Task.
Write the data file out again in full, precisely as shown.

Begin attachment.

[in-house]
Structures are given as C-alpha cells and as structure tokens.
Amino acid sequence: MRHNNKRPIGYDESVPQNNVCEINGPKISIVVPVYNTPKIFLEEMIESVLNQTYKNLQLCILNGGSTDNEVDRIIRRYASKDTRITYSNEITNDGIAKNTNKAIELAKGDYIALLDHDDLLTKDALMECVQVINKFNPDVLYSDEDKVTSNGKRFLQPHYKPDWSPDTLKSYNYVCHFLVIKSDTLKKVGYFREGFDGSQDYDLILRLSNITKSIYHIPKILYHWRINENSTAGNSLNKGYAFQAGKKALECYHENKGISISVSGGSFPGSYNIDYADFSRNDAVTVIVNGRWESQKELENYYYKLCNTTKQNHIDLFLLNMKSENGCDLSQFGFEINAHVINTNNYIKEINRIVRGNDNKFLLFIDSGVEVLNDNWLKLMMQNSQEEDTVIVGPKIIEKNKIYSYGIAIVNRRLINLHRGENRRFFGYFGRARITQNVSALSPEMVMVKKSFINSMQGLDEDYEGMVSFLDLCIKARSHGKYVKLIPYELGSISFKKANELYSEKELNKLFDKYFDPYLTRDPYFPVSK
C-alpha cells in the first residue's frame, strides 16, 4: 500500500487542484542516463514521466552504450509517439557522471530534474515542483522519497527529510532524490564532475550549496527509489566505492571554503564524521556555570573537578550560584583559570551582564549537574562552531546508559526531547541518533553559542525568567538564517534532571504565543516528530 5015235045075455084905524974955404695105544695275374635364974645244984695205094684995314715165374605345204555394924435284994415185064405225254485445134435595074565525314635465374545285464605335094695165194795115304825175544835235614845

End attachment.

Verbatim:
[in-house]
Structures are given as C-alpha cells and as structure tokens.
Amino acid sequence: MRHNNKRPIGYDESVPQNNVCEINGPKISIVVPVYNTPKIFLEEMIESVLNQTYKNLQLCILNGGSTDNEVDRIIRRYASKDTRITYSNEITNDGIAKNTNKAIELAKGDYIALLDHDDLLTKDALMECVQVINKFNPDVLYSDEDKVTSNGKRFLQPHYKPDWSPDTLKSYNYVCHFLVIKSDTLKKVGYFREGFDGSQDYDLILRLSNITKSIYHIPKILYHWRINENSTAGNSLNKGYAFQAGKKALECYHENKGISISVSGGSFPGSYNIDYADFSRNDAVTVIVNGRWESQKELENYYYKLCNTTKQNHIDLFLLNMKSENGCDLSQFGFEINAHVINTNNYIKEINRIVRGNDNKFLLFIDSGVEVLNDNWLKLMMQNSQEEDTVIVGPKIIEKNKIYSYGIAIVNRRLINLHRGENRRFFGYFGRARITQNVSALSPEMVMVKKSFINSMQGLDEDYEGMVSFLDLCIKARSHGKYVKLIPYELGSISFKKANELYSEKELNKLFDKYFDPYLTRDPYFPVSK
C-alpha cells in the first residue's frame, strides 16, 4: 500500500487542484542516463514521466552504450509517439557522471530534474515542483522519497527529510532524490564532475550549496527509489566505492571554503564524521556555570573537578550560584583559570551582564549537574562552531546508559526531547541518533553559542525568567538564517534532571504565543516528530 5015235045075455084905524974955404695105544695275374635364974645244984695205094684995314715165374605345204555394924435284994415185064405225254485445134435595074565525314635465374545285464605335094695165194795115304825175544835235614845